Melissa Harris Perry
updated 5/19/2013 3:15:31 PM ET 2013-05-19T19:15:31

Angelina Jolie's op-ed in the New York Times, in which she talked about her double mastectomy, raised awareness about breast cancer and the gene, BRCA1, that puts women at high risk of developing the disease.

In a conversation on Sunday’s Melissa Harris-Perry, the panel talked about the complicated politics of cancer, health care, and the ways race and class create such a disparity when it comes to treatment and health outcomes. The culture surrounding cancer focuses so much on positive attitudes, “fighting,” and the newest technology that it has created an entire set of toxic messages to women about the right way to have cancer.

Angelina Jolie’s op-ed in the New York Times, in which she talked about her double mastectomy, raised awareness about breast cancer and the gene, BRCA1, that puts women at high risk of developing the disease.

“We want to feel that we have this measure of control, where we think if we do everything perfectly, if we get the right screening test, if we get the right reconstruction, we will be whole as people and we will get to survive,” said Salon‘s Irin Carmon. “We don’t have the power to control all of those things. Some people will die, and it[‘s not because they were weak or because they did something wrong in every case.”

Host Melissa Harris-Perry and her panel discussed the effect the privatization has had on health care and the politics of fighting cancer on Sunday’s show.

Breast cancer has become a multi-billion dollar industry for non-profits, drug companies, and the insurance industry, which has led to what some think is too much awareness.

The Susan G. Komen foundation came under fire last year over a battle with Planned Parenthood–which was seen as a departure from their mission–but as Carmon put it, the Komen foundation has always been “a politicized group that has claimed a non-political mission.”

Rose-Ellen Lessy, a professor at the New School and New York University, described what it felt like to be bombarded by instructions to be concerned about breast cancer while her mother was dying from it. She also spoke about America’s “pervasive testing anxiety” and how this anxiety will allow Myriad, the company that has patented the gene, to turn a profit on the fears of women.

Watch the discussion and watch the show every Saturday and Sunday at 10 AM ET on MSNBC.

Video: Your genes, your breasts, and the choices women face

  1. Closed captioning of: Your genes, your breasts, and the choices women face

    >>> this morning, my question. what is the real cost of a burger and fries? and congratulations class of 2013 . it's kind of a mess out here. plus, president obama speaks at more house college, but first your genes, your breasts and the choices that women face. good morning. i'm melissa harris-perry. it was hard to ignore the three most notable items in the news this week. no, i'm not talking about benghazi, the justice department subpoenas and the irs tea party targeting. i'm talking about anglin owe jolie and her left and right breasts. she and they were everywhere after we woke up to a tuesday morning new york times editorial from jolie about her difficult decision to undergo a prophylactic double mastectomy to reduce her likelihood of developing breast cancer . she knew the odds she was facing after a test revealed she had an 87% risk of developing breast cancer and a 50% risk of getting the ovarian cancer that killed her mother at age 56. jolie 's tests came back positive for a mutation on a gene known as brca 1. mutations on these genes like the one found in jolie 's tests exponentially increase breast cancer risk. a woman who has inherited the flaw in the genes is about five times more likely to develop breast cancer than a woman without the mutation. it is i terrifying possibility to consider both for woman who have tested positive and for women who haven't taken the test but fear what may be lurking in their dna. jolie said she was motivated to share her story by a desire to help women face that fear through empowering themselves with information. she wrote "i chose not to keep my story private because there are many women who do not know that they may be living under the shadow of cancer. it is my hope that they too will be able to get gene test and that if they have a high risk , they too will know they have strong options."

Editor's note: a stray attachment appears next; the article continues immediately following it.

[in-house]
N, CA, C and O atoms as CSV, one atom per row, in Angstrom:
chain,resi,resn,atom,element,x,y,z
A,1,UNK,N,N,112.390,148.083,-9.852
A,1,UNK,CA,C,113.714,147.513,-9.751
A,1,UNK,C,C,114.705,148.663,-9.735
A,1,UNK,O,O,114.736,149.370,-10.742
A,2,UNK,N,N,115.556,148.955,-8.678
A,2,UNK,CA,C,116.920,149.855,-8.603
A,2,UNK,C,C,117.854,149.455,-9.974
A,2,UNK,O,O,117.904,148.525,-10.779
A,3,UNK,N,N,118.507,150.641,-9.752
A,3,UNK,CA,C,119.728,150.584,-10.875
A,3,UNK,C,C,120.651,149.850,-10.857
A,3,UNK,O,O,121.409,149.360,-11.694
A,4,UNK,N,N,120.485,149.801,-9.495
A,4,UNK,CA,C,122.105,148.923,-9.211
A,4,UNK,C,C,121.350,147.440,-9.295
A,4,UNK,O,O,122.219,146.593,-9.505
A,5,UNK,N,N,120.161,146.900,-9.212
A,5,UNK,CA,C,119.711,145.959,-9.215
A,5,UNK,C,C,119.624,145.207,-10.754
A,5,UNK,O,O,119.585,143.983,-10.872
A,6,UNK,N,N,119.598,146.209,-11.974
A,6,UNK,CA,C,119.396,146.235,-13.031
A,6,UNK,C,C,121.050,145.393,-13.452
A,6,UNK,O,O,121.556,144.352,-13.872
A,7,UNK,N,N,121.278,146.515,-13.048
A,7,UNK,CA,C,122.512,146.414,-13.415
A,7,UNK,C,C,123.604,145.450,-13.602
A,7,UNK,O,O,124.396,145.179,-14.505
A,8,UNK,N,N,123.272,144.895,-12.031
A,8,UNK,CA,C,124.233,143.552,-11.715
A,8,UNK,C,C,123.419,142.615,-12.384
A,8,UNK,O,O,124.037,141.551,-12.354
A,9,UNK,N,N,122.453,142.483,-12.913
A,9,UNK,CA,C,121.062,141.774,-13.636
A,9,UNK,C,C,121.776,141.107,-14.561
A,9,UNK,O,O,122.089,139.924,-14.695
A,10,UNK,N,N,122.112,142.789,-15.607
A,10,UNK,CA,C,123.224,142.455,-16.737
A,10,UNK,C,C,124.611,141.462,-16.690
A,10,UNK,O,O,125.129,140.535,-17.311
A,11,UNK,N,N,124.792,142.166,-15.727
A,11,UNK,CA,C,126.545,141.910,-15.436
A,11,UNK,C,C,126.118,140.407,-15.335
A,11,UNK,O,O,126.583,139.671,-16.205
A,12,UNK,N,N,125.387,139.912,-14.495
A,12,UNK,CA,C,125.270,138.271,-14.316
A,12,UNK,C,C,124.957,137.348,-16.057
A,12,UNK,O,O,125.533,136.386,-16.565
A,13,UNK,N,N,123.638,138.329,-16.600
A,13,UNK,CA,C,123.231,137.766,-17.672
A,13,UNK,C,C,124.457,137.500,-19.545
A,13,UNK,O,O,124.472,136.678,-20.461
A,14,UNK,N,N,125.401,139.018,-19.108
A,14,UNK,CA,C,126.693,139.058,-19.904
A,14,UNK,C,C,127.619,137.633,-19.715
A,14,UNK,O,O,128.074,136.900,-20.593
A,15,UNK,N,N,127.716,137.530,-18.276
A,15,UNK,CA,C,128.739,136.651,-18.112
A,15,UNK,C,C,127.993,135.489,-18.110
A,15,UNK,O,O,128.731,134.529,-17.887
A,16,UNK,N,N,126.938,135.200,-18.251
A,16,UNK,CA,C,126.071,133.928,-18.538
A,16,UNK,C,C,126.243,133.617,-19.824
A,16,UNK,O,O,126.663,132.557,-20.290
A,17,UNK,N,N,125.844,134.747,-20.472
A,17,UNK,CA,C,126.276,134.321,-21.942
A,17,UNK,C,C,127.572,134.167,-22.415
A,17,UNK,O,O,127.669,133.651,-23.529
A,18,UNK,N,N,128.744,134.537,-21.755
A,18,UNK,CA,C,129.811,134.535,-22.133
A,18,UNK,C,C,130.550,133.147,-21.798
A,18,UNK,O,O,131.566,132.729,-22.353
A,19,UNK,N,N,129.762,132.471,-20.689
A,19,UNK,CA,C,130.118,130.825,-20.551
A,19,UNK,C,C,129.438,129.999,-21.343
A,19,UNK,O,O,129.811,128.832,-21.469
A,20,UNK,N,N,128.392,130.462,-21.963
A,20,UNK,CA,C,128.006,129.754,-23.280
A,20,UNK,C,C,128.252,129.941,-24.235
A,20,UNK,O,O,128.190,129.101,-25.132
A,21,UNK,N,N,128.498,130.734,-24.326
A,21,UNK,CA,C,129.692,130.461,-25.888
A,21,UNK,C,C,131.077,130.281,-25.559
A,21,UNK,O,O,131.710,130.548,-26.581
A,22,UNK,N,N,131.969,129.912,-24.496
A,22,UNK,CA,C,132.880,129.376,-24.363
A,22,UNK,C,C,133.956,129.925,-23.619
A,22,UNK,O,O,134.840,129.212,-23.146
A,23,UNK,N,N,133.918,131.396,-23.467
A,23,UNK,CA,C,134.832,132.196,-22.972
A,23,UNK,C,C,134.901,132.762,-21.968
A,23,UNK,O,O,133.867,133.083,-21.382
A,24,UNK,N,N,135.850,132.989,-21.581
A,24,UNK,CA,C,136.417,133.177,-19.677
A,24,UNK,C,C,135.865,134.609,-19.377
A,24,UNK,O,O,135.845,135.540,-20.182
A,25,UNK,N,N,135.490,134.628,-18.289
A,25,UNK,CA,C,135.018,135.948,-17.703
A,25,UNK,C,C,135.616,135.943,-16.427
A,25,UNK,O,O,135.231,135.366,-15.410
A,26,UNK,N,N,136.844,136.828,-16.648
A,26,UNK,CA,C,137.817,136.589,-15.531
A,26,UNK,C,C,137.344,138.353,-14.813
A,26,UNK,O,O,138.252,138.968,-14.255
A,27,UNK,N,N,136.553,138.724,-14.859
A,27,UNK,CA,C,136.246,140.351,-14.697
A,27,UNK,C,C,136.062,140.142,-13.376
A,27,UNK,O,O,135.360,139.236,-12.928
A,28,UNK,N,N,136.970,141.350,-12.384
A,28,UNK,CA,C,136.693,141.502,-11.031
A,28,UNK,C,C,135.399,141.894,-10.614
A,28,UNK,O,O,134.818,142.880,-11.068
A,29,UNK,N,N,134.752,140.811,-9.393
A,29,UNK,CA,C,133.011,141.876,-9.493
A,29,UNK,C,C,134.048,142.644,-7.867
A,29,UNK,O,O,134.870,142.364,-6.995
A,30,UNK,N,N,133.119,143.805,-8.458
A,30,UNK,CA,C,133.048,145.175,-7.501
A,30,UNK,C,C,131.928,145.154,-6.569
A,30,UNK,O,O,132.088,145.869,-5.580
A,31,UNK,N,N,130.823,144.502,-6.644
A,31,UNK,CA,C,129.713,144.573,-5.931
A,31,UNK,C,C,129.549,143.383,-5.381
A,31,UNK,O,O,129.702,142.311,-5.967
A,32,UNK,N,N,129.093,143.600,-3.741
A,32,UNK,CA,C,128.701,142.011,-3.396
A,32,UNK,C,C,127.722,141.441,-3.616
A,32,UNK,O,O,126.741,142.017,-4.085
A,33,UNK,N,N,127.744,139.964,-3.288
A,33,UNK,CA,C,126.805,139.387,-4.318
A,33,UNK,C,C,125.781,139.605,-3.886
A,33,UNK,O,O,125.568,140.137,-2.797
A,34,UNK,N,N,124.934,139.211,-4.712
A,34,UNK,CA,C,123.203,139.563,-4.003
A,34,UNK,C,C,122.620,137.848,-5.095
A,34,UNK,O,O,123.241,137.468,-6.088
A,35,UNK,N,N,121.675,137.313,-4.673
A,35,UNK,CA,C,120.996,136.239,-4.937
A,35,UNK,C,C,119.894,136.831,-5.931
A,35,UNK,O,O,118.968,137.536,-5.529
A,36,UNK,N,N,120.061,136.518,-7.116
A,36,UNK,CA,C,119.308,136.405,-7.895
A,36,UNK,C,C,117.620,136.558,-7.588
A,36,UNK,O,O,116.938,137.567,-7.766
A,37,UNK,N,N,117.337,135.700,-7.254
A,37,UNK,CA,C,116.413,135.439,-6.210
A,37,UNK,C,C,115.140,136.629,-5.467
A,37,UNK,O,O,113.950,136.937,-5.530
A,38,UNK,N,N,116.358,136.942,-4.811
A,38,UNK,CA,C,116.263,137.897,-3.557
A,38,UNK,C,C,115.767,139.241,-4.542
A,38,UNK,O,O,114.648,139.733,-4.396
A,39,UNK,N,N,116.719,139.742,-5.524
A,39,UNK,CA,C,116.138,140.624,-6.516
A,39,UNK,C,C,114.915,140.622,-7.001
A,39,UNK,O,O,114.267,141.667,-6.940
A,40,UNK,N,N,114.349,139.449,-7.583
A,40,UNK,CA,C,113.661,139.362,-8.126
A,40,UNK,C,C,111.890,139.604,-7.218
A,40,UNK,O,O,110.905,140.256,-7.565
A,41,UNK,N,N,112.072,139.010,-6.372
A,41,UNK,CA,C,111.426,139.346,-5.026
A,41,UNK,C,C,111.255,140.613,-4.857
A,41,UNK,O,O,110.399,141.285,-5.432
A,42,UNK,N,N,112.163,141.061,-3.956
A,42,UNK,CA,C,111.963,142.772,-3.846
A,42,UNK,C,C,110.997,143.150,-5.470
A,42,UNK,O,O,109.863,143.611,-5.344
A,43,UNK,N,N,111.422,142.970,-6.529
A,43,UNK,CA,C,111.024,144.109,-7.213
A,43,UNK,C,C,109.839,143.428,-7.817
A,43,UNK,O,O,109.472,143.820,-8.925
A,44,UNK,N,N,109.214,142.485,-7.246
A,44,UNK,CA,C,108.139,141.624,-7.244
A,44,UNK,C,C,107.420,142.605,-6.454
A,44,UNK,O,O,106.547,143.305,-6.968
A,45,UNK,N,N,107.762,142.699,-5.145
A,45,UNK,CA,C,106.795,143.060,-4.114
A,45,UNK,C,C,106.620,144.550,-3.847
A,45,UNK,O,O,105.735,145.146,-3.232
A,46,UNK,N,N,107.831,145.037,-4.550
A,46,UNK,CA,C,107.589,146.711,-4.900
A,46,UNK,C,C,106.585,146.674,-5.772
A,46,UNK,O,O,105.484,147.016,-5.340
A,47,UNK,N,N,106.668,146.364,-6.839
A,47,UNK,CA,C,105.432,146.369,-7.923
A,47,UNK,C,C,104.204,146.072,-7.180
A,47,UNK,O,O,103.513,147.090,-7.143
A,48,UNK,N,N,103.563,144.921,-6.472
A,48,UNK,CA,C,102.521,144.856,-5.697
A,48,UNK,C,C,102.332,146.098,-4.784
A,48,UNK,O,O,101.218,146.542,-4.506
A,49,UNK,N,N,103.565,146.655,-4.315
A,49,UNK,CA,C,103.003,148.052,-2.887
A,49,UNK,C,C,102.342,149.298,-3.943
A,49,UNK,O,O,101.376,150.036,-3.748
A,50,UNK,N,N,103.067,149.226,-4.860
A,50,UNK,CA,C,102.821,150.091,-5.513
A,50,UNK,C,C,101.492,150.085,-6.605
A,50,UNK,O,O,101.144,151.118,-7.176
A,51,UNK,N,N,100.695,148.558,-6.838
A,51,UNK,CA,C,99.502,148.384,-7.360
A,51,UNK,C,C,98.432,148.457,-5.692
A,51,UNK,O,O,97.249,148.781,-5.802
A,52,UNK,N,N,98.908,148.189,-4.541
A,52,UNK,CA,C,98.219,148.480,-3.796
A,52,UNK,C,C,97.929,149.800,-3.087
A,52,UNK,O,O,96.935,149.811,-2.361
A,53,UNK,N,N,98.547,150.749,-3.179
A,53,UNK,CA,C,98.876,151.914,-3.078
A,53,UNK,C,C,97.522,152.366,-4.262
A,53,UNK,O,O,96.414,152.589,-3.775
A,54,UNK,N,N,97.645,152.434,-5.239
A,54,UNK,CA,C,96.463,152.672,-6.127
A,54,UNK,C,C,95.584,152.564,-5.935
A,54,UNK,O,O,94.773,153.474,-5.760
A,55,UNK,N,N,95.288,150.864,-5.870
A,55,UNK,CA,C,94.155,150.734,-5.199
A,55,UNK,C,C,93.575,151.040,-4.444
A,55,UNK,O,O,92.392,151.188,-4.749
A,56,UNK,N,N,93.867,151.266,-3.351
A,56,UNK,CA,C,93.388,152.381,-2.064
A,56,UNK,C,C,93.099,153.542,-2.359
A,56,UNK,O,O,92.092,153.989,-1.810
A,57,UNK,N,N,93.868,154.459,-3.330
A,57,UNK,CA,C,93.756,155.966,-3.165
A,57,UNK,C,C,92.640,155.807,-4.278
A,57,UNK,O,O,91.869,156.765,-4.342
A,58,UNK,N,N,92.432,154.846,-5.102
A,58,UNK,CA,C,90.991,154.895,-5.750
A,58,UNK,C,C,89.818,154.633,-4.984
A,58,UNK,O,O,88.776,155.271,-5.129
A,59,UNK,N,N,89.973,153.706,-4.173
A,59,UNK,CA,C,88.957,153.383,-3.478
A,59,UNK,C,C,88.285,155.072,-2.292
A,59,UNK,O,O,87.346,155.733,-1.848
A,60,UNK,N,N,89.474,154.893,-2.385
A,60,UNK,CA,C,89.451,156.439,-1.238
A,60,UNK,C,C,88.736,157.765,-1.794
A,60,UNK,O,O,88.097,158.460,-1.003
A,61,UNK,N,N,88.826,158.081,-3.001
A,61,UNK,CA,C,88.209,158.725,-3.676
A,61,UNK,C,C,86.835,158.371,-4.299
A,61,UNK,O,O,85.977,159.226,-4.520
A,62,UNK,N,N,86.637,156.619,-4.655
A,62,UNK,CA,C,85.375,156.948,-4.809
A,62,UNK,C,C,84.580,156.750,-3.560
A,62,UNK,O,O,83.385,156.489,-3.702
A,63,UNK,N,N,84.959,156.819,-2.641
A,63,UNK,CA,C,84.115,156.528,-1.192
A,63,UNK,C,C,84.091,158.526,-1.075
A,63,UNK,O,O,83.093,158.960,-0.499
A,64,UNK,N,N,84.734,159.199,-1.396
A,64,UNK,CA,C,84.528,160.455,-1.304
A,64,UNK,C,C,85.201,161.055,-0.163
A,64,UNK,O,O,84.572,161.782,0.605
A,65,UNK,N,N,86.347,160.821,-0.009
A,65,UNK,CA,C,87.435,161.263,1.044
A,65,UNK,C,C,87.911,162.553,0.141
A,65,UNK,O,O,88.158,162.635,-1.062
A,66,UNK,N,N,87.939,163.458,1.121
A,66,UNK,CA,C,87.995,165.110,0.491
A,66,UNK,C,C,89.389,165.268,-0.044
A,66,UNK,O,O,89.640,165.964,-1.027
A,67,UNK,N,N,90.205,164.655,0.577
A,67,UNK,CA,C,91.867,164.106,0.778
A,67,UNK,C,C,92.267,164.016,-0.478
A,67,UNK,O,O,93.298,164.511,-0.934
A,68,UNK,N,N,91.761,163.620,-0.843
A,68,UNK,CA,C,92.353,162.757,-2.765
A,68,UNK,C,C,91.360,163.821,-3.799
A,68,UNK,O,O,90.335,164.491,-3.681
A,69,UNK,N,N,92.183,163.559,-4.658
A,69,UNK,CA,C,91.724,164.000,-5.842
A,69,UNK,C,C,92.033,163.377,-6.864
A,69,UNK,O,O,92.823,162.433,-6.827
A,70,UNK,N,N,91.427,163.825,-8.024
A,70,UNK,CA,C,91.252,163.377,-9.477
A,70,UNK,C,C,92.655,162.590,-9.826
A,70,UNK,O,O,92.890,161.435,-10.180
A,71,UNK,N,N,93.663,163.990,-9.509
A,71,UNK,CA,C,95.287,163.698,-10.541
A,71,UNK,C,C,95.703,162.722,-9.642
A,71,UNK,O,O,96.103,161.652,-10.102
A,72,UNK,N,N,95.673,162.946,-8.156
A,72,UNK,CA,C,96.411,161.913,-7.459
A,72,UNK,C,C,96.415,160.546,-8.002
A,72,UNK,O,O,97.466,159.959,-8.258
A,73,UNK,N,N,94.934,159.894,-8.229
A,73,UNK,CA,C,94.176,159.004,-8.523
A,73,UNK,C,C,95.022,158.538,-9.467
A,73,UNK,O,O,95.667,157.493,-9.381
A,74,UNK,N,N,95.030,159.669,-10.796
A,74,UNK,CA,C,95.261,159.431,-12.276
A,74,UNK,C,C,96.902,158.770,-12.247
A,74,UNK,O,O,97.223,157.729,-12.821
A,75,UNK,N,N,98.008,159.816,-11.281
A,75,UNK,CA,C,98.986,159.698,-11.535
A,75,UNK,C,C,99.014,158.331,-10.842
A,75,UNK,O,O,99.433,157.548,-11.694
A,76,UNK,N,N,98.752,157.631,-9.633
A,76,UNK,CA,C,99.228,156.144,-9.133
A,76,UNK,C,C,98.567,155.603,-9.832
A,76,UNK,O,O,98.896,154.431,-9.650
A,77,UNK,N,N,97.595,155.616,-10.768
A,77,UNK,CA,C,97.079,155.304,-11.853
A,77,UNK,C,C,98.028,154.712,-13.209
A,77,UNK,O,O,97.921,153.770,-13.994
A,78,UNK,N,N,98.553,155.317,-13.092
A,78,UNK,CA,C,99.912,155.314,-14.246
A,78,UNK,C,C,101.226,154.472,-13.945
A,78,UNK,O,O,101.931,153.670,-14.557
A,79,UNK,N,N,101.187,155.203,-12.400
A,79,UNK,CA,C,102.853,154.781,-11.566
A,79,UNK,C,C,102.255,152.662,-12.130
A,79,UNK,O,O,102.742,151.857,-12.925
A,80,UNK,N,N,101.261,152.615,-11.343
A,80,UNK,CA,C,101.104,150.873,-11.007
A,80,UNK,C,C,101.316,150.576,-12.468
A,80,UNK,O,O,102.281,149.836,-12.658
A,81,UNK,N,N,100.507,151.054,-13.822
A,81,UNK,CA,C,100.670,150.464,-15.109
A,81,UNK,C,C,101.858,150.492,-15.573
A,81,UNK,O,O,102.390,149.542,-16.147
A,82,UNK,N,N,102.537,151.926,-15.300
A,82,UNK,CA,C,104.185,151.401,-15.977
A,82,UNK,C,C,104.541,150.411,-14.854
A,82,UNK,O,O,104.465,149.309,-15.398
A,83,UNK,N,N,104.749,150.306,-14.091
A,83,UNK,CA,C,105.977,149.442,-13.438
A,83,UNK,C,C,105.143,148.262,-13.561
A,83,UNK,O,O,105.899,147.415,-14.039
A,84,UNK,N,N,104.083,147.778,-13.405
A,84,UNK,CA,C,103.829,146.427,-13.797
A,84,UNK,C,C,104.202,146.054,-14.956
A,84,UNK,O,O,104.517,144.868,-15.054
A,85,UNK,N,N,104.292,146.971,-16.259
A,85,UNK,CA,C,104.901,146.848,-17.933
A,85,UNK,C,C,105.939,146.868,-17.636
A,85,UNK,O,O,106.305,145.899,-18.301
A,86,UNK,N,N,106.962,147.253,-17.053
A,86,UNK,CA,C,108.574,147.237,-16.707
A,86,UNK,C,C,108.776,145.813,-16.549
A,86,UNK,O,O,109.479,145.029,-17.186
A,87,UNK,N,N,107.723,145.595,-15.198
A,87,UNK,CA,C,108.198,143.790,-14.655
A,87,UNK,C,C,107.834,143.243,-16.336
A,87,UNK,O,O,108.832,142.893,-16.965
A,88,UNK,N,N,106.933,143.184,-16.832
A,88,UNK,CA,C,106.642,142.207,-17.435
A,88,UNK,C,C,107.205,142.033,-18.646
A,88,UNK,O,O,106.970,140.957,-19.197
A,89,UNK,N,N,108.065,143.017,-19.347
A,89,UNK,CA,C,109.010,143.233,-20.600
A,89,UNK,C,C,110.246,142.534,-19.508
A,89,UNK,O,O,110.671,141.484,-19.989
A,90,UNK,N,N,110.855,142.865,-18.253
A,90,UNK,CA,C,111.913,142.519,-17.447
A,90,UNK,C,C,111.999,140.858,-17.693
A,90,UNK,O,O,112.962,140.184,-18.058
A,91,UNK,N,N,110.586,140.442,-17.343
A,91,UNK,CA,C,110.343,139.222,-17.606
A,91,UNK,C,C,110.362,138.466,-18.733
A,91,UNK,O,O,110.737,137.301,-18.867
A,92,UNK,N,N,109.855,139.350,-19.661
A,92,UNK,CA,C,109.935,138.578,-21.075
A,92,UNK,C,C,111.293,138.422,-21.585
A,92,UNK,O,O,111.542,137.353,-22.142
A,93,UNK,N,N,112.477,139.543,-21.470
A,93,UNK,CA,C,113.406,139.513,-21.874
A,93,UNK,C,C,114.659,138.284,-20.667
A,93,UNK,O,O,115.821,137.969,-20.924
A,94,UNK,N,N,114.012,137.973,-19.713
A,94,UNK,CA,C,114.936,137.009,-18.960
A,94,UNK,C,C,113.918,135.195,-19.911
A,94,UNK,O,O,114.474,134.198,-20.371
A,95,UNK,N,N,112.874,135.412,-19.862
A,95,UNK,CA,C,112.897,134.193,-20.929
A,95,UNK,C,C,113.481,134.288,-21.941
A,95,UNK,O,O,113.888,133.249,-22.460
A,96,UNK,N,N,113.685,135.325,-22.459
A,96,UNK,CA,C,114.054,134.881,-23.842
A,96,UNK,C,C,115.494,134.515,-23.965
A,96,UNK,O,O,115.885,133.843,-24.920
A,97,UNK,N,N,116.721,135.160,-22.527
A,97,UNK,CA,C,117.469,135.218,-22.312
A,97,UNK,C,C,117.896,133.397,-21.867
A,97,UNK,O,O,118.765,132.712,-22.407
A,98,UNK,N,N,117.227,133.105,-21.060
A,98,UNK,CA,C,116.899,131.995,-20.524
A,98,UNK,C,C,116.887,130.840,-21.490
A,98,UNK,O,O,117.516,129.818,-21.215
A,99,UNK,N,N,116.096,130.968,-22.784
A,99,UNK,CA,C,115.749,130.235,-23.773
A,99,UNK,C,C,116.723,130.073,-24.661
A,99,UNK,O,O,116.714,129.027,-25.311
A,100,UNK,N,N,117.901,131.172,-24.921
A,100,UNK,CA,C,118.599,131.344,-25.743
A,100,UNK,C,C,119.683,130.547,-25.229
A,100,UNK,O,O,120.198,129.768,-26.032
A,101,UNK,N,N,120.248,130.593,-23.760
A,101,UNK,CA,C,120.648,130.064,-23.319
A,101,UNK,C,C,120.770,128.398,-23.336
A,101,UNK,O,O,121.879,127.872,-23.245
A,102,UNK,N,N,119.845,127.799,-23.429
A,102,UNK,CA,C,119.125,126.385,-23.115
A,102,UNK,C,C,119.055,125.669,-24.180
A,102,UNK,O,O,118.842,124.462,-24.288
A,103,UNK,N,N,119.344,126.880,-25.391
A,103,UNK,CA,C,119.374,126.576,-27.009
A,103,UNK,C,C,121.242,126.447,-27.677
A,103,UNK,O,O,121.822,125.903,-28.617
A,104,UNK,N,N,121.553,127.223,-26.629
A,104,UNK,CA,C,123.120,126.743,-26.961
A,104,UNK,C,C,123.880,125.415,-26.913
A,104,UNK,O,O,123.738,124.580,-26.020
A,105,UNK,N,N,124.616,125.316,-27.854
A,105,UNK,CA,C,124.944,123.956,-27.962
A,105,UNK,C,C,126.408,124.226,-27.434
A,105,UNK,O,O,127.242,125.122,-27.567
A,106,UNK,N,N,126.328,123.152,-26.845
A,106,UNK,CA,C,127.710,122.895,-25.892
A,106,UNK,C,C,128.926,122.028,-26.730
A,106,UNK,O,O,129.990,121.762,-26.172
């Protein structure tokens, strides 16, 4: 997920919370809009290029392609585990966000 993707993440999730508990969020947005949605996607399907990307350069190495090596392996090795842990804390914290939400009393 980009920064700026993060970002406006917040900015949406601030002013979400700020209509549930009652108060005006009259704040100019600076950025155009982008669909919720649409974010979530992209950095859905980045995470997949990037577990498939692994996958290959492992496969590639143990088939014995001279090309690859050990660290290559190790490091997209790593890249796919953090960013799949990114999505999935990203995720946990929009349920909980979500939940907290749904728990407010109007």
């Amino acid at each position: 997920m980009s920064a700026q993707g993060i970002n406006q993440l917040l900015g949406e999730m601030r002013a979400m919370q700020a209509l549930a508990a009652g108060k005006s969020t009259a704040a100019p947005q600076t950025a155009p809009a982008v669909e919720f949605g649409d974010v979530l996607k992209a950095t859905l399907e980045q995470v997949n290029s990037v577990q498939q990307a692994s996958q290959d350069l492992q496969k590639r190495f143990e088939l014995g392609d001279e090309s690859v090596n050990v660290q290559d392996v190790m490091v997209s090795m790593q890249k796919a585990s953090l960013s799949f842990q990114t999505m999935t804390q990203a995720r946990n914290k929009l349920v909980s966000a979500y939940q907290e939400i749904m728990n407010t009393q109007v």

>>> only women who carry genes with the brca mutation aren't the only beneficiaries of the test. so too the company that owns the exclusive rights to their genes. myriad genetics , a biotech company has owned the rights on it since 1998 . you thought your body belonged to you? think again. because every copy of each brca 1 and 2 gene in every cell of my body and yours belongs to a private company . so does all the information those genes may be able to tell us about our health. and while those genes are just hanging out inside your cells doing what genes do, they are busy making myriad genetics a lot of money. the patents give the company the sole right to brca analysis that angelina jolie test. nearly one million people have decided to take it in the past decade since myriad was awarded the patents. with no competition, myriad can set a single price for the test. any woman wanting to take the test, should be prepared to shell out $3,000. now, the affordable care act will allow patients to take the test at no cost as part of coverage for preventative care . but that's only for nongrandfathered plans. in other words, those that existed after march 23 , 2010 . grandfathered plans in place before that date are exempt from the ac requirements for preventative requirements. all of the tests add up to half a billion dollars each year in revenue for myriad genetics . the company's stock jumped up to a three-year high after jolie 's editorial on tuesday. that's just one company profiting from two genes. in the decade since the gee gnome project -- more than 4,000 have been snatched up and patent patent patented. 20% of the genome. 4,000 tiny pieces of ourselves that are not fully ours. myriad's monopoly landed the company in the supreme court last month where the justices took up this essential question of whether a private company can claim ownership that's a product of nature, in this case the building blocks of our very being. the answer for now at least is yes. myriad is still the only game in town for women who want to follow jolie 's advice and take the test. but perhaps as we consider the unsettling understanding that our bodies are not wholly our own, there is something else instructive in jolie 's example about the integrity of our bodies. jolie , we see a woman who makes a living due in part to the appearance of her physical body . making the choice to lose precious parts of it but still remaining fully whole. joining me now, dr. monica peek, assistant professor of medicine at the university of chicago . also a founder and executive director of women 's health advocacy group, sisters working it out. she's a breast cancer survivor herself. roselle en, erin car moan staff writer for and a political commentator and fellow at auburn.